When Yael Sonia invited us to see her fine jewelry, we were excited as she designs for the type of woman we admire. Her clients are confident with a distinct sense of personal style, and if they see a piece and like it, they buy it for themselves on the spot.
Her eponymous line is colorful, modern, and always with a sense of movement and rhythm. Yael believes that jewelry should always be handmade—which we stand behind 100%. She uses all Brazilian stones and local stonecutters and goldsmiths in Brazil. An impressive feat.
Yael’s multicultural upbringing in New York, Paris, and São Paulo is evident in the lush colors and kinetic themes across collections. Graphic lines complement floating gemstones that move around in gold cages. Stones twirl as sleek spinning tops in rings, earrings, and pendants. You can even hear subtle rolling in some jewelry! Yael’s pieces are truly wearable art. The worldly designer has a unique ability to create modern and sophisticated jewelry that sets gemstones free and invites jewelry lovers to look twice. -Jenna Wise for The Stone Set
What was it like growing up in New York, Paris, and São Paulo?
Growing up my base was mostly New York, with six years in São Paulo as a child and all my vacations with family in France (between the Paris area, the Alps and the Mediterranean). I was fluent in English, French and Portuguese (and still am) and able to experience each of these places as home, immersing myself completely into all the cultural differences. The common thread of all three cities is what I love most: the diversity.
New York is where I most like to live. The energy can be intense but I’ve learned to find my peace—spending part of the week upstate helps. It’s where I feel most creative.
I still haven’t seen all of the city of São Paulo. It’s so massive and overwhelming, yet there’s a unique warmth found in the Brazilian people.
I love spending time in Paris. There’s never enough time to see all I want to see.
How did life lead you into jewelry design?
I was always drawn to the arts and had a real passion for drawing and painting. I studied at Parsons with the intention of studying fine arts but soon found Product Design and jewelry to be a more satisfying means to create art that had an intimate relationship with the body. The first time I worked with metal, I was hooked. The material and the scale immediately made sense. I was exposed to jewelry as an adolescent through my mother, a gemologist, who later had an art/jewelry gallery in São Paulo. For my sixteenth birthday, she had a local goldsmith make one of my first ring designs.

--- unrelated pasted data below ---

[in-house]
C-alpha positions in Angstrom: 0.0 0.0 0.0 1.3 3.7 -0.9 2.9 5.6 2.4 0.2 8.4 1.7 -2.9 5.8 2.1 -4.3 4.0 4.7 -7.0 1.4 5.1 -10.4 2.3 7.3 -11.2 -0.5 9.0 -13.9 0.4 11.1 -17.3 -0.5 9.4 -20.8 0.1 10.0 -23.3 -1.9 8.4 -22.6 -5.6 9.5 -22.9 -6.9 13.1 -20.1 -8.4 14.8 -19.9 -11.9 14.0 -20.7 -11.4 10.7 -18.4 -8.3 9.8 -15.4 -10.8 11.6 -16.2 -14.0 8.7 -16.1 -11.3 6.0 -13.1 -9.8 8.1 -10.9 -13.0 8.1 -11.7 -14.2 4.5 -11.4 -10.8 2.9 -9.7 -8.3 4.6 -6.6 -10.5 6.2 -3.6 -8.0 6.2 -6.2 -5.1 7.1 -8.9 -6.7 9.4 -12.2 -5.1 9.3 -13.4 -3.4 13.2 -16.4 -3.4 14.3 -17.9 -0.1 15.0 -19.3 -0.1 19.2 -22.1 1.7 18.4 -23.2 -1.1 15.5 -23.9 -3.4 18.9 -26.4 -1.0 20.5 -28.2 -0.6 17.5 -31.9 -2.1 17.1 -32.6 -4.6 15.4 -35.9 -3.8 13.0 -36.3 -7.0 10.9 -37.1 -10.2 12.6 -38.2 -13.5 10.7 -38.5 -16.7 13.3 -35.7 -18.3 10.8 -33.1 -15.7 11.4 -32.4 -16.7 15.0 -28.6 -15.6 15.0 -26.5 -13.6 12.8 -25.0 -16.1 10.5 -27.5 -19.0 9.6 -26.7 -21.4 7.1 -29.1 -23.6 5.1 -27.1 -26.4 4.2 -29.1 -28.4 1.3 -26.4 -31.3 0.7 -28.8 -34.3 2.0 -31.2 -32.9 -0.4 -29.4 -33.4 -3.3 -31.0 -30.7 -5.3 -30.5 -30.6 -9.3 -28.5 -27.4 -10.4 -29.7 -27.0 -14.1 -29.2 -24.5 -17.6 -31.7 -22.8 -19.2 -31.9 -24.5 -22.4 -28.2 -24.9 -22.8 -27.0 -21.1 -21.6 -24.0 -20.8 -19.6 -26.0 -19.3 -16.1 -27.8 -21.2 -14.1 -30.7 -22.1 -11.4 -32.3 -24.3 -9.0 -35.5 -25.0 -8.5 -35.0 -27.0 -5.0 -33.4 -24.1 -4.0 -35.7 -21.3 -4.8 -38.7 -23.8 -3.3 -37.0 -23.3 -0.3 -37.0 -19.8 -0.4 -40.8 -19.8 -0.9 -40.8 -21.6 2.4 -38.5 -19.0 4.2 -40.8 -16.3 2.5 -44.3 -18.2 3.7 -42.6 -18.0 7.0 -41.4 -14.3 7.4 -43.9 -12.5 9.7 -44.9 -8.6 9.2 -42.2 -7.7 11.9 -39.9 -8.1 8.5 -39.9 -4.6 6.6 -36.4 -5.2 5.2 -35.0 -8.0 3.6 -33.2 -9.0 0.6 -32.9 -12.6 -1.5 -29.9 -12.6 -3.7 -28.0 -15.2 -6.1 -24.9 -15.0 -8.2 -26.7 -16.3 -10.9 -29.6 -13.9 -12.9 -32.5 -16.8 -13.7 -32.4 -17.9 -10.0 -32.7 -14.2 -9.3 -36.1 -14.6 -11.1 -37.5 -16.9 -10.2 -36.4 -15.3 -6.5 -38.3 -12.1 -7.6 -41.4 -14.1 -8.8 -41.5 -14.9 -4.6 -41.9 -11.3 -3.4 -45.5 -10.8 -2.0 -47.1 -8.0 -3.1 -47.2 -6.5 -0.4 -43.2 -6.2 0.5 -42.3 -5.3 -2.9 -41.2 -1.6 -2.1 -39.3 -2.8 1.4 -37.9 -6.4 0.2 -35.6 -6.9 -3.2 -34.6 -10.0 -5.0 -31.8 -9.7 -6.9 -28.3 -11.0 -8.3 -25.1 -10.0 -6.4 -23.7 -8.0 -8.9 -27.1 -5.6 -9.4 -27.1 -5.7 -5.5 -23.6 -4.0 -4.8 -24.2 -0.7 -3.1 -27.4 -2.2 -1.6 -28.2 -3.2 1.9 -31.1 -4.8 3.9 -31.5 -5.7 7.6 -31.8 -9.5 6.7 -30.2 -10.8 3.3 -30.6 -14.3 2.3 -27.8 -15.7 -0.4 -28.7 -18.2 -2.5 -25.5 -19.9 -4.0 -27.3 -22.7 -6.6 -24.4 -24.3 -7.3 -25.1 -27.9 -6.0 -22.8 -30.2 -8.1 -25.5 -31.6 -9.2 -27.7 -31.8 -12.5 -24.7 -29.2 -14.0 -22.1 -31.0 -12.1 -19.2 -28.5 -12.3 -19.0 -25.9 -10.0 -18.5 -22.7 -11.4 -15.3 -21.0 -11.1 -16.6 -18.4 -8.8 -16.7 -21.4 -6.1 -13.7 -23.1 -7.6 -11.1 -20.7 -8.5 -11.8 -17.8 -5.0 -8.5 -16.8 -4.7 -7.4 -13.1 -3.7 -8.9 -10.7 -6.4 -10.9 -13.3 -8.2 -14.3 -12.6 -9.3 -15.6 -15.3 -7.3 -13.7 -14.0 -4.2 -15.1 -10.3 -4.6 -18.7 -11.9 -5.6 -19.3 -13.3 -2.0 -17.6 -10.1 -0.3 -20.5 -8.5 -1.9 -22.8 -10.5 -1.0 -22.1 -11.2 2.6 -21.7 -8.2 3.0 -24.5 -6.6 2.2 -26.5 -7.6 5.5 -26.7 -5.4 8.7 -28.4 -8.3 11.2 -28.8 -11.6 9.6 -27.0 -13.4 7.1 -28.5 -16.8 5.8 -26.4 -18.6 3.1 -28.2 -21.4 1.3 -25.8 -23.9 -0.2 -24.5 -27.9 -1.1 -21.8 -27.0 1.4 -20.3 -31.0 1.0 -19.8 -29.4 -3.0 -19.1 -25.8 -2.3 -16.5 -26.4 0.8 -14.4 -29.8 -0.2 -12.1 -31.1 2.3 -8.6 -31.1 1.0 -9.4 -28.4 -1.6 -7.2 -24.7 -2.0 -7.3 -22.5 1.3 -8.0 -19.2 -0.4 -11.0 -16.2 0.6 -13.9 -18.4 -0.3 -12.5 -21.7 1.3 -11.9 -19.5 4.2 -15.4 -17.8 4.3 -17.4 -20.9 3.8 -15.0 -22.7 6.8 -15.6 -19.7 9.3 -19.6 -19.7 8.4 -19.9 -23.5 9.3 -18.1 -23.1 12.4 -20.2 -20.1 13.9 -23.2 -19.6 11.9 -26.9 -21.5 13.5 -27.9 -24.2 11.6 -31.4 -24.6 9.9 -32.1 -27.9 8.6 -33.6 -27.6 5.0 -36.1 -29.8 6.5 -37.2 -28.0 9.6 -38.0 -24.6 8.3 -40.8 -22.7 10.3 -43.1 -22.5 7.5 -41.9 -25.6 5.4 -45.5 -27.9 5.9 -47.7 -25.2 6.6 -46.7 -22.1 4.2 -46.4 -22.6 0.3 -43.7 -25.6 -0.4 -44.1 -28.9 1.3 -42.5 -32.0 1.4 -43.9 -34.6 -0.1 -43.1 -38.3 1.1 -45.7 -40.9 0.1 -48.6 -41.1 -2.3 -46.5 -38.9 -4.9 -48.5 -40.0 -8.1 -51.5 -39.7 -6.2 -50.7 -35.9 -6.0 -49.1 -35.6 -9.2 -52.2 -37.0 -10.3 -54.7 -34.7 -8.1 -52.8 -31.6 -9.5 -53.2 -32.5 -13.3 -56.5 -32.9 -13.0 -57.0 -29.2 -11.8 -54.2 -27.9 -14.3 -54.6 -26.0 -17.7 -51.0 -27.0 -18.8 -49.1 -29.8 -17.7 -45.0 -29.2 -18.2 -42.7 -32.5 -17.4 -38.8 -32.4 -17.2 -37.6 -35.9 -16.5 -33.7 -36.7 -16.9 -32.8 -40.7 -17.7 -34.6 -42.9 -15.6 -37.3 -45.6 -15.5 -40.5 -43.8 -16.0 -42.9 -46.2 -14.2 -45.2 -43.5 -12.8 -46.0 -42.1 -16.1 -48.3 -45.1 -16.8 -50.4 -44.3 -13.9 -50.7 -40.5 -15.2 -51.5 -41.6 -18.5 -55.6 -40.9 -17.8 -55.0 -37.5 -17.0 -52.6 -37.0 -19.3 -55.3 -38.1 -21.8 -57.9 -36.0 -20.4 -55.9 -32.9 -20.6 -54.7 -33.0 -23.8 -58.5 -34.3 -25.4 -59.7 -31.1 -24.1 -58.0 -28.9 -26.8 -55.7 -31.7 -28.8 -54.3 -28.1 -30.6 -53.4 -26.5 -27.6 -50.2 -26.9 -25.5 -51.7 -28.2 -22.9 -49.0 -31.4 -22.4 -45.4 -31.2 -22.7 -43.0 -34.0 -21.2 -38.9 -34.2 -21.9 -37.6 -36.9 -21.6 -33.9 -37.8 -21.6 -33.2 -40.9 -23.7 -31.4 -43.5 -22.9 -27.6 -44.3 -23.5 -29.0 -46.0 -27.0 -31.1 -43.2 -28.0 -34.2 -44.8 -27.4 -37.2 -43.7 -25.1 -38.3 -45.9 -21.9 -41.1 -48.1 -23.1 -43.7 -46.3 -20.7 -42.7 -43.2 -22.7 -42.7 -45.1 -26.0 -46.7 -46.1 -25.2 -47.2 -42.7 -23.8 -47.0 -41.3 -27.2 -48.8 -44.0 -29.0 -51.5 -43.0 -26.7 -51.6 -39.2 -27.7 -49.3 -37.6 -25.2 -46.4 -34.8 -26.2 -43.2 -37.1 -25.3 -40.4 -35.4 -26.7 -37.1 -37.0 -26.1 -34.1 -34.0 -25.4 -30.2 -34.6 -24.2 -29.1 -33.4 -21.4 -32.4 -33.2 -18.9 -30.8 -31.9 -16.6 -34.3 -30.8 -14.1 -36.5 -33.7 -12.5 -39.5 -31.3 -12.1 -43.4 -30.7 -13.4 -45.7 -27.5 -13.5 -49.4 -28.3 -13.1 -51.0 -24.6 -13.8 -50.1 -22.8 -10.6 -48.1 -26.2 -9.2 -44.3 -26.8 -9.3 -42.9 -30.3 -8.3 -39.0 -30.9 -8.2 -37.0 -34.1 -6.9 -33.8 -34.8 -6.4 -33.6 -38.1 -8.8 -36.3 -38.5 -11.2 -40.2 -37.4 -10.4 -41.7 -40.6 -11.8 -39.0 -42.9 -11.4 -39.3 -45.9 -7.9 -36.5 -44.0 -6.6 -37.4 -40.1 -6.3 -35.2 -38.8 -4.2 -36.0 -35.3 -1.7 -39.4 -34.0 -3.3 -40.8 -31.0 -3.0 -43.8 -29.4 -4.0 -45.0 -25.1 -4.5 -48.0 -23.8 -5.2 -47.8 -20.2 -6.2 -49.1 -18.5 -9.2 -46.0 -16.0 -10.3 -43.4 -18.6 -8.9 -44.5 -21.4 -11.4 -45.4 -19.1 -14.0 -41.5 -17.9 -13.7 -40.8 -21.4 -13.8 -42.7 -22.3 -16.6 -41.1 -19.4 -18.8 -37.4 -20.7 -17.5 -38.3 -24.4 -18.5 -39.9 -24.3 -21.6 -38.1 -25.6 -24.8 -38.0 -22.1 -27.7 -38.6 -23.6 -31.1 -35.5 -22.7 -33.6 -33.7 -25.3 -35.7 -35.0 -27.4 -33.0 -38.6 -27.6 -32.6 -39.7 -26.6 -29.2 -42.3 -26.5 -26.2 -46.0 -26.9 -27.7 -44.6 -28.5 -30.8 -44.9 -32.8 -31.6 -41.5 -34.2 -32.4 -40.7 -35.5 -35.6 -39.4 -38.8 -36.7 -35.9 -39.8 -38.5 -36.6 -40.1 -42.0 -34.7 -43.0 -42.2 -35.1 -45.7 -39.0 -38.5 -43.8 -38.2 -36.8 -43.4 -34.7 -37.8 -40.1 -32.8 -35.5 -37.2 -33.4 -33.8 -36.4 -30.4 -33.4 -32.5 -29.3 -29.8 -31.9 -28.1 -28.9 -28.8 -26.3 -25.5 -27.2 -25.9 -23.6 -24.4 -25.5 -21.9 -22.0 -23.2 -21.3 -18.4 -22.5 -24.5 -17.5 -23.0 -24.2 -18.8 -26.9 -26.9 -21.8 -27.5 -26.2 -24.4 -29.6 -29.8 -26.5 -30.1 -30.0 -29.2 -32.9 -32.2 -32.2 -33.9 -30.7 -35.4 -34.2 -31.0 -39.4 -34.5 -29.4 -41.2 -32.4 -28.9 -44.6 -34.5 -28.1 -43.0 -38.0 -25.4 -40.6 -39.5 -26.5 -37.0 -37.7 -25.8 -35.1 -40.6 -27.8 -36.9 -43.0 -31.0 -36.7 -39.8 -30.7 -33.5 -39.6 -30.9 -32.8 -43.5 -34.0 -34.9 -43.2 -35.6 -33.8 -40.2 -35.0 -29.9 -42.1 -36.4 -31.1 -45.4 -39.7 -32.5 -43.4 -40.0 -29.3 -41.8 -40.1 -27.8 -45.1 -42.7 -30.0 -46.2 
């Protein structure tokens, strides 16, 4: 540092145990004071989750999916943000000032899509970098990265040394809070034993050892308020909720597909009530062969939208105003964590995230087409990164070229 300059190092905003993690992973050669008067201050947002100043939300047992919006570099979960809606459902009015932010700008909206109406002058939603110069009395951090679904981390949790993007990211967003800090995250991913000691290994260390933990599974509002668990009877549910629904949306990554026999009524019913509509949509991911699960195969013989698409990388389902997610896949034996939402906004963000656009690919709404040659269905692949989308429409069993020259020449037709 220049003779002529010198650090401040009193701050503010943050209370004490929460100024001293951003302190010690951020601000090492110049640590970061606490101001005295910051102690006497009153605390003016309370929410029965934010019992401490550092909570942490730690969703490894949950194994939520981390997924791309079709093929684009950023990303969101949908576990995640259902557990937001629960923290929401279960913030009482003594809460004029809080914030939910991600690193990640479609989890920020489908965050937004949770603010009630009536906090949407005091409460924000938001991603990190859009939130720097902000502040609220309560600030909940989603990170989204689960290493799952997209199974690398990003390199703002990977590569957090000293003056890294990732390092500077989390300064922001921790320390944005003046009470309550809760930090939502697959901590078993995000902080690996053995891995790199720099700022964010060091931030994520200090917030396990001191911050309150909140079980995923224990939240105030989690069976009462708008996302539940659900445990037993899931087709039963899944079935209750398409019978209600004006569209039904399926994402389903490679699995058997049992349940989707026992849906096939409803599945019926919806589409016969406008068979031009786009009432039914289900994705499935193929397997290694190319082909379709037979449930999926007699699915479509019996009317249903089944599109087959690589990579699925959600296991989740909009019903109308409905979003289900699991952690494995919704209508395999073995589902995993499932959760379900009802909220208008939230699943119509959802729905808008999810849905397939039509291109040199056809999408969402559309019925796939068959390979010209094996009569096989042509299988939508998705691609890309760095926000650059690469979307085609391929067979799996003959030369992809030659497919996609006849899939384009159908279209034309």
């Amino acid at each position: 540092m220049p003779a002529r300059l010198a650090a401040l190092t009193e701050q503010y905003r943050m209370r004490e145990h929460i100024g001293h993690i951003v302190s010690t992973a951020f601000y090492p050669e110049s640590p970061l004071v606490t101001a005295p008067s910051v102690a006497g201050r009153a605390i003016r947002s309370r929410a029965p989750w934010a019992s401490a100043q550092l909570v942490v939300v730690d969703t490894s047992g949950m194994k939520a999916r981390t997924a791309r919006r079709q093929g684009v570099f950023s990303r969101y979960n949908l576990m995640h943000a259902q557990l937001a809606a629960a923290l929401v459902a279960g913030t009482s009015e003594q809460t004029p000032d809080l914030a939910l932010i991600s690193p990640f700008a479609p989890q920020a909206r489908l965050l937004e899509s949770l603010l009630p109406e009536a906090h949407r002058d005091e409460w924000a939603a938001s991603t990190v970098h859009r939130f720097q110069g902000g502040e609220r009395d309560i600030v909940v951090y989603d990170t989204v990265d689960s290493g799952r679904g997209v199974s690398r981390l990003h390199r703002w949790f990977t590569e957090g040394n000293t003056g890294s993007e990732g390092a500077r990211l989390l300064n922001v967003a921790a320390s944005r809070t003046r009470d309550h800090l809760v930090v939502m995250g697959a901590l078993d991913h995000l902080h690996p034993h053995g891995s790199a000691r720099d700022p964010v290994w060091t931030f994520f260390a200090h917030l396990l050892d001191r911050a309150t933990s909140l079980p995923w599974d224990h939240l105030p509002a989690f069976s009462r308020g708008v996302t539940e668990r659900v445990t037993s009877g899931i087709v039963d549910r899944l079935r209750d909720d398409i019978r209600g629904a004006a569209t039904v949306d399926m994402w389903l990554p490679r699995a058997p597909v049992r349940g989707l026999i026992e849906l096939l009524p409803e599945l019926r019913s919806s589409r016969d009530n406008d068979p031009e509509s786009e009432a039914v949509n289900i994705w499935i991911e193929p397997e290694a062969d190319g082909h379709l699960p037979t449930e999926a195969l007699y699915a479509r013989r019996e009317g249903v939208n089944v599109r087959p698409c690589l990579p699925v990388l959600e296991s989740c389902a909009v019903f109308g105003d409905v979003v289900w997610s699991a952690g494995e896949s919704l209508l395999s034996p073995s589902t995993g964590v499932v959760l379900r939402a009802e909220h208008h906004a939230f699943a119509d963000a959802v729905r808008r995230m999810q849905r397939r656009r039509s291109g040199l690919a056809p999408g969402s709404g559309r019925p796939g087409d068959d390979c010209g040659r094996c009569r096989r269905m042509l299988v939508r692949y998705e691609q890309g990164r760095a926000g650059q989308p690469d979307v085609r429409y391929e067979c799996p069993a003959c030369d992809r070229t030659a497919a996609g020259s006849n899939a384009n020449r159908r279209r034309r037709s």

Movement is a big theme in your jewelry. Why does it resonate?
The relationship with jewelry is very personal, often given an additional layer of meaning through a special occasion, relationship or the past. The movement in the jewelry creates another layer of meaning/connection as it is unique to the wearer, reflecting the wearer’s own rhythm. The movement is inspired by the kinetic movement of children’s toys with a whimsical feel.
What pieces are Yael Sonia signatures? Which do you wear every day?
The Spinning Wheel bracelet and Spinning ring from the Perpetual Motion collection, and the Spinning Top Curve earrings and Spinning Top Line ring from the Spinning Top collection.
I usually wear the Spinning Wheel pendant with Tahitian pearls or the Spinning Top Spinning pendant, Deco Reverse Fit Square earrings or the Spinning Top Line earrings and a stack of rock rings.
In addition to metalsmithing, you studied literature in college—I did too! What are some of your favorite books and writers?
Yes, I studied French Literature at Barnard College before going to Parsons. Loved it! A couple of my favorites were Marguerite Duras and Proust. Le Ravissement de Lol V. Stein and the classic Du Cote de Chez Swann.
You’ve also mentioned a passion for art. What are you drawn to?
How does it influence your collection? I’m drawn to a wide variety of artists, designers and mediums. Their influence isn’t literal. I like to think that the elements that draw me to a work of art or design get stored in my mind and together influence my aesthetic. A few of the artists/designers I’m drawn to are Vija Celmins, Ana Mendieta, Lina Bo Bardi, Hilma af Klint, Lygia Clark, Richard Serra, Anni Albers, Jesus Rafael Sotto…
How is craftsmanship central to your process?
My designs tend to be very clean and geometric. Most designs are still made by hand and require great precision, especially to achieve fluid movement. In the design process, figuring out how the piece will be executed is of great importance.
What lessons have you learned owning your business?
It’s a privilege to be able to turn my passion into my life’s work. Even now I am learning how to translate my creative inspirations into a desirable and marketable jewelry collections.
Describe a dream weekend.
Since I travel a lot for work and family, a dream weekend is a weekend at home, starting with a morning walk in Central Park followed by a brunch with friends and family and a trip to a museum. An evening show or concert to top it all off.
What’s your favorite quotation to live by?
My parents always said that failure is not trying. Always feel it’s charged with optimism.
Photography by Emerald Carroll for The Stone Set